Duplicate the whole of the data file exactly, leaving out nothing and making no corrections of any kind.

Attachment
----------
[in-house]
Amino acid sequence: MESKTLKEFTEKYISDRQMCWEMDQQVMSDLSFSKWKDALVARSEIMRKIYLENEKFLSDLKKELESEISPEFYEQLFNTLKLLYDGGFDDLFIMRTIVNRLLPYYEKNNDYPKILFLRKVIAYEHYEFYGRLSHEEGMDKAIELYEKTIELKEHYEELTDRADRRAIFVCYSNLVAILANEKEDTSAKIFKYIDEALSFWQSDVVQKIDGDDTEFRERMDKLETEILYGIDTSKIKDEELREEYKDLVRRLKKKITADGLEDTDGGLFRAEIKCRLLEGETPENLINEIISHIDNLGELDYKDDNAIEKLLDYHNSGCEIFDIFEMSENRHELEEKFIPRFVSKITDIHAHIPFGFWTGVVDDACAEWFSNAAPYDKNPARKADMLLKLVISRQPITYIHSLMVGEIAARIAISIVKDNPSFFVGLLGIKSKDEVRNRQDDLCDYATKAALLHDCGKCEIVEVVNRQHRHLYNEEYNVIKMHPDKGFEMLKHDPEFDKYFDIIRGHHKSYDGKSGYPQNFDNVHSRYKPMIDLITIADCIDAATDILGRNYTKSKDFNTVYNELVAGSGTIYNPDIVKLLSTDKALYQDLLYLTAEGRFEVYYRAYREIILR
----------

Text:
[in-house]
Amino acid sequence: MESKTLKEFTEKYISDRQMCWEMDQQVMSDLSFSKWKDALVARSEIMRKIYLENEKFLSDLKKELESEISPEFYEQLFNTLKLLYDGGFDDLFIMRTIVNRLLPYYEKNNDYPKILFLRKVIAYEHYEFYGRLSHEEGMDKAIELYEKTIELKEHYEELTDRADRRAIFVCYSNLVAILANEKEDTSAKIFKYIDEALSFWQSDVVQKIDGDDTEFRERMDKLETEILYGIDTSKIKDEELREEYKDLVRRLKKKITADGLEDTDGGLFRAEIKCRLLEGETPENLINEIISHIDNLGELDYKDDNAIEKLLDYHNSGCEIFDIFEMSENRHELEEKFIPRFVSKITDIHAHIPFGFWTGVVDDACAEWFSNAAPYDKNPARKADMLLKLVISRQPITYIHSLMVGEIAARIAISIVKDNPSFFVGLLGIKSKDEVRNRQDDLCDYATKAALLHDCGKCEIVEVVNRQHRHLYNEEYNVIKMHPDKGFEMLKHDPEFDKYFDIIRGHHKSYDGKSGYPQNFDNVHSRYKPMIDLITIADCIDAATDILGRNYTKSKDFNTVYNELVAGSGTIYNPDIVKLLSTDKALYQDLLYLTAEGRFEVYYRAYREIILR